Tracking progress

As we worked toward feature parity, we wanted to track our progress towards making all of our unit tests pass. We changed our build system to log the number of passing tests with each commit, and we built a new website,, which displayed that info to help us check our progress.

We also wanted to ensure that we would never accidentally break a test that was already passing while trying to fix a different test. We achieved this functionality by checking in a text file containing the list of tests that our rewrite was currently passing. Each pull request fixing a test would include a change that added the name of the fixed test to the list.

Keeping that list in our git repository ensured that any changes to it would be reviewed just like every code change; in particular, the list helped us avoid accidentally breaking tests that were previously passing. On our continuous integration servers, we verified that the list of passing tests was always kept up-to-date. It also allowed us to quickly check to see which tests were still failing. On the first day it was running, three engineers on our team noticed the new system caught accidental regressions they had introduced.

When we first introduced this test-tracking system, we had about 700 out of 1500 unit tests passing. While working on the rewrite, we also continued to add to our test suite whenever we found areas that weren’t covered. By the time we reached 100 percent passing, we had added another 500 tests, for a total of about 2000 tests. Seeing the chart tick upwards as we made progress was exciting for everyone on the team, and it let us share with other people who were interested in our progress or wanted to help fix a test.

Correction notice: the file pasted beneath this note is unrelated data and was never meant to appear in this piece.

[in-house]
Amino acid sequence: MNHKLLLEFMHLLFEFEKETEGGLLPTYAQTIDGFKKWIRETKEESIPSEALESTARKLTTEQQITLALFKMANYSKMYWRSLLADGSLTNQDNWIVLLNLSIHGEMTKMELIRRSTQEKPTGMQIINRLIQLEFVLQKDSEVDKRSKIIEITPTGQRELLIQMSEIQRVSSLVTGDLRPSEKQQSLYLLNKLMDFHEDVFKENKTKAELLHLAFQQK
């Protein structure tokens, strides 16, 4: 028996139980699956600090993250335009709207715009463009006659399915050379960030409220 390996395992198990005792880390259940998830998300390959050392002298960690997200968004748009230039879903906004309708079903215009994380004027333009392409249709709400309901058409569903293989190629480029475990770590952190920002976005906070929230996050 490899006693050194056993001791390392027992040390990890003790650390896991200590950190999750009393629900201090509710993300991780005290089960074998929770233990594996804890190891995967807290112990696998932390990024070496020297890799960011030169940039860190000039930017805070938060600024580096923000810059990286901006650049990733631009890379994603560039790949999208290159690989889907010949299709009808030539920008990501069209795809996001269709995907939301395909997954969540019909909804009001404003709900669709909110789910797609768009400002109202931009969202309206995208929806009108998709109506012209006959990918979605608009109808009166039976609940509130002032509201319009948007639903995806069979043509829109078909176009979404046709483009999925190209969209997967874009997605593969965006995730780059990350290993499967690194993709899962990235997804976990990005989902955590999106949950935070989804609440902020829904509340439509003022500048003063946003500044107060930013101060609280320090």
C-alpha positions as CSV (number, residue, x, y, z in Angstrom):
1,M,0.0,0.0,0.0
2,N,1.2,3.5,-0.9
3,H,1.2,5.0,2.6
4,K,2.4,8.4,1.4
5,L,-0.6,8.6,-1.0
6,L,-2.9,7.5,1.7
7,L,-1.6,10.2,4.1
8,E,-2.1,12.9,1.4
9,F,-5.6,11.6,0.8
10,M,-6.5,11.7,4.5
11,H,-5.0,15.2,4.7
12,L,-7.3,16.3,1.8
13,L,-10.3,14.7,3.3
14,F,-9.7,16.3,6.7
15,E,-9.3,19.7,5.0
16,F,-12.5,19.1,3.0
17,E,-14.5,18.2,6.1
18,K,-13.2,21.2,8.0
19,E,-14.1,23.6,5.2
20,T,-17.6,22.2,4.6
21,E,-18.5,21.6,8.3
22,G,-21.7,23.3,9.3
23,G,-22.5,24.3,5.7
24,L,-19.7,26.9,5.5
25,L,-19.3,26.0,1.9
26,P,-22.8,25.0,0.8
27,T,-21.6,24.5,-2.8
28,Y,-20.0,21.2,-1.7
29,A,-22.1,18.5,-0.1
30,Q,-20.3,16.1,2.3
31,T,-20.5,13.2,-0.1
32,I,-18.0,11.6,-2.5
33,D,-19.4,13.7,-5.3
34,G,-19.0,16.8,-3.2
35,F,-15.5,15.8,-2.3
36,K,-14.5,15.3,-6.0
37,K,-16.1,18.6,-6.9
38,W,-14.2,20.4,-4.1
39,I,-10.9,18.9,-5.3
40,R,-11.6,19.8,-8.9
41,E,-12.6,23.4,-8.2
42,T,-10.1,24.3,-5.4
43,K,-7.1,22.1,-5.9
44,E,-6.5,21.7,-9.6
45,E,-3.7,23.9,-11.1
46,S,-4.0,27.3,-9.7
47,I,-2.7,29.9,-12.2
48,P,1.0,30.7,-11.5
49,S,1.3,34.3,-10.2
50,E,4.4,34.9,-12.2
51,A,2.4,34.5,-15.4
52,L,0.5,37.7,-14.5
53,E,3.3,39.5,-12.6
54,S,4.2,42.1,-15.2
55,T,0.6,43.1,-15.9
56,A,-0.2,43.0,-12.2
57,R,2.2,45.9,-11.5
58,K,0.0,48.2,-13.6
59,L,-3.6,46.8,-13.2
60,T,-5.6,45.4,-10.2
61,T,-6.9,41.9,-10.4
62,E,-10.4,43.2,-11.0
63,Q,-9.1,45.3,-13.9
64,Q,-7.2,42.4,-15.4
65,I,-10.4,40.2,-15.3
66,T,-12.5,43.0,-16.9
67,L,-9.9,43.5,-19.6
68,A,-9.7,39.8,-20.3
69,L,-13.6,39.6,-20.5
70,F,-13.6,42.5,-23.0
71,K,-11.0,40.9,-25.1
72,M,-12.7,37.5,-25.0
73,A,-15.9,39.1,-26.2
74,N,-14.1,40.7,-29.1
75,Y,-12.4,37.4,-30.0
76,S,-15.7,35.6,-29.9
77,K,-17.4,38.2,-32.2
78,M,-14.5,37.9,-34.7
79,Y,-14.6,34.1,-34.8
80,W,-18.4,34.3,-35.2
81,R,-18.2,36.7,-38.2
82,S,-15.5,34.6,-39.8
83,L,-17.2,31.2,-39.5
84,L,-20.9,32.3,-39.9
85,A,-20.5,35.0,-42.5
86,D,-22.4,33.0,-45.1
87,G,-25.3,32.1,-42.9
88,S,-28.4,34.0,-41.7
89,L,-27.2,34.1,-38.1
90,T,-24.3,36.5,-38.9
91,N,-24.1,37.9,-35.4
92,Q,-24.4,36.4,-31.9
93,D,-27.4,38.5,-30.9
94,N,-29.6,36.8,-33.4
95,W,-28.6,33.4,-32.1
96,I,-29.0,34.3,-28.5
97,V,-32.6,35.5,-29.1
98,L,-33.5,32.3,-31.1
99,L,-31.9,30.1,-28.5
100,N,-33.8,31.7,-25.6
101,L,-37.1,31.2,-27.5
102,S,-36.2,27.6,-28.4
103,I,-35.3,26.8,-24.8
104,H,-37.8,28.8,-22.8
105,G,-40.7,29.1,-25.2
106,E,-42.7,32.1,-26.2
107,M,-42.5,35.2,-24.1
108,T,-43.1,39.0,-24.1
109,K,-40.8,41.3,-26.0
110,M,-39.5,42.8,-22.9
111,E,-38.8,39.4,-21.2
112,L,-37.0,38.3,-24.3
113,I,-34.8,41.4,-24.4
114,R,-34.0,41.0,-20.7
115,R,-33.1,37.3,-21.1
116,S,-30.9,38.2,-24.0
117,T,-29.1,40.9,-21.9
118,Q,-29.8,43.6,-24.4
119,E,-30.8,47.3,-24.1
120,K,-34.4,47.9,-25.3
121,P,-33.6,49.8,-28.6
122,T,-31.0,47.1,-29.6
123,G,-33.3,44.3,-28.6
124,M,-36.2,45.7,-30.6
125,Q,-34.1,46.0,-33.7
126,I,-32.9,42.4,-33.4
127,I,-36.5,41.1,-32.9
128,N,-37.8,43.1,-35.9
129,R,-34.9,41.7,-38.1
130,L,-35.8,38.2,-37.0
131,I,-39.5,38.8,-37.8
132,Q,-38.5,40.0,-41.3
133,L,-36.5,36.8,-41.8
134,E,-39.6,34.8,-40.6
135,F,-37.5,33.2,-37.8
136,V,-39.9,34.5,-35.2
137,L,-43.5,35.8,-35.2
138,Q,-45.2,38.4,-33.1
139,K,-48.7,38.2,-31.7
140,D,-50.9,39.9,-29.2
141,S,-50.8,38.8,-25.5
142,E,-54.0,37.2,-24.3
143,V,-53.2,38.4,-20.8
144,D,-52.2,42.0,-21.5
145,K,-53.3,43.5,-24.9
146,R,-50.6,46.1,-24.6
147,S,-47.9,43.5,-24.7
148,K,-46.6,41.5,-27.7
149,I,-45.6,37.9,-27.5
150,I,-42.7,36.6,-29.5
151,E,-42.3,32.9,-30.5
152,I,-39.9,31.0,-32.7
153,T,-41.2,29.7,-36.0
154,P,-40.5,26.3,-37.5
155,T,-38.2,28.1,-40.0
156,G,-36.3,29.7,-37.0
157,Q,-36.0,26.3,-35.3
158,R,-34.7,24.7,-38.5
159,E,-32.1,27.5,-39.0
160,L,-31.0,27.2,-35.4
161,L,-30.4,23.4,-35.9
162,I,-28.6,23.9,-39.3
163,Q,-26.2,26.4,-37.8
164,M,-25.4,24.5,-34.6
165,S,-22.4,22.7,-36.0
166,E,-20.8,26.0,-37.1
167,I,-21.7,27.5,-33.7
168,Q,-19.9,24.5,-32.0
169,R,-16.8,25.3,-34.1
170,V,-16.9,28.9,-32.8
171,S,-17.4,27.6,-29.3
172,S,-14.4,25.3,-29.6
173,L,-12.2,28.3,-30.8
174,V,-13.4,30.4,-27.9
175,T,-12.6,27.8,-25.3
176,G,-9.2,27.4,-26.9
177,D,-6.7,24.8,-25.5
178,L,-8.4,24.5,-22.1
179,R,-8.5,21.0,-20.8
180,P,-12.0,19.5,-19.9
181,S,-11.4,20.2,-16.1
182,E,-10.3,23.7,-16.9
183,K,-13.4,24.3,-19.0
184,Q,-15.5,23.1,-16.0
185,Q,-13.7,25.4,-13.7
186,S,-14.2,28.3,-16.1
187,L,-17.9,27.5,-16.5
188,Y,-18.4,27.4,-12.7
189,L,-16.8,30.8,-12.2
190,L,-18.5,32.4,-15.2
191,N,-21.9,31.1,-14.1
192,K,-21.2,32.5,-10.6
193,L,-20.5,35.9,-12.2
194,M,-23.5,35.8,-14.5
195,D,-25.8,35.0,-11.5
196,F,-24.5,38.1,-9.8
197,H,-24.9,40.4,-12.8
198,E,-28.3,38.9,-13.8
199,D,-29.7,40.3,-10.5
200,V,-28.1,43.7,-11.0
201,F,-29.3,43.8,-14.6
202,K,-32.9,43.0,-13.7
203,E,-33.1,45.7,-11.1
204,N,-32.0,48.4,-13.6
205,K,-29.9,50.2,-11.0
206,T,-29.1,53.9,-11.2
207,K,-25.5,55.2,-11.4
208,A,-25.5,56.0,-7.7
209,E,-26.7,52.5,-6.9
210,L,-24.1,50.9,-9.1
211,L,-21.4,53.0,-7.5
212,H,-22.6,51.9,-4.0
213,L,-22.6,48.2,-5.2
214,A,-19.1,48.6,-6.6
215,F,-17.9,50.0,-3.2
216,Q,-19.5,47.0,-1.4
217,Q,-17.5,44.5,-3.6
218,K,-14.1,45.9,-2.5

One of the most reliable ways to check whether a piece of code truly works is to run it in production, so, as we do with many projects, we tested the new version of React in our web codebase at Facebook as soon as we could.

Rather than waiting for 100 percent parity in unit tests, when about half the tests were passing we tried enabling Fiber on for a few people on our team. Even though many of our unit tests were already passing on the new implementation, we hadn’t seen the new code run on any production components, so the prospect of switching to the new code seemed daunting. The first version we tested didn’t even support most DOM properties, so many UIs we tested looked totally wrong. Once we added className support, however, most of our UIs looked close to correct.

Even though we still had a lot of bugs, seeing the new code running against our real apps was thrilling. We weren’t close to shipping to production, but seeing the rewrite work on our real components gave us confidence that completely swapping out our old implementation was a realistic goal.

Even though many parts weren’t fully baked, our team found it valuable to dogfood our new implementation across the entire production Facebook website as well as most of our internal tools. This approach matches a common strategy for roll-outs at Facebook: we enable new features for a small group of users initially and grow that group while developing more confidence in the stability of the code.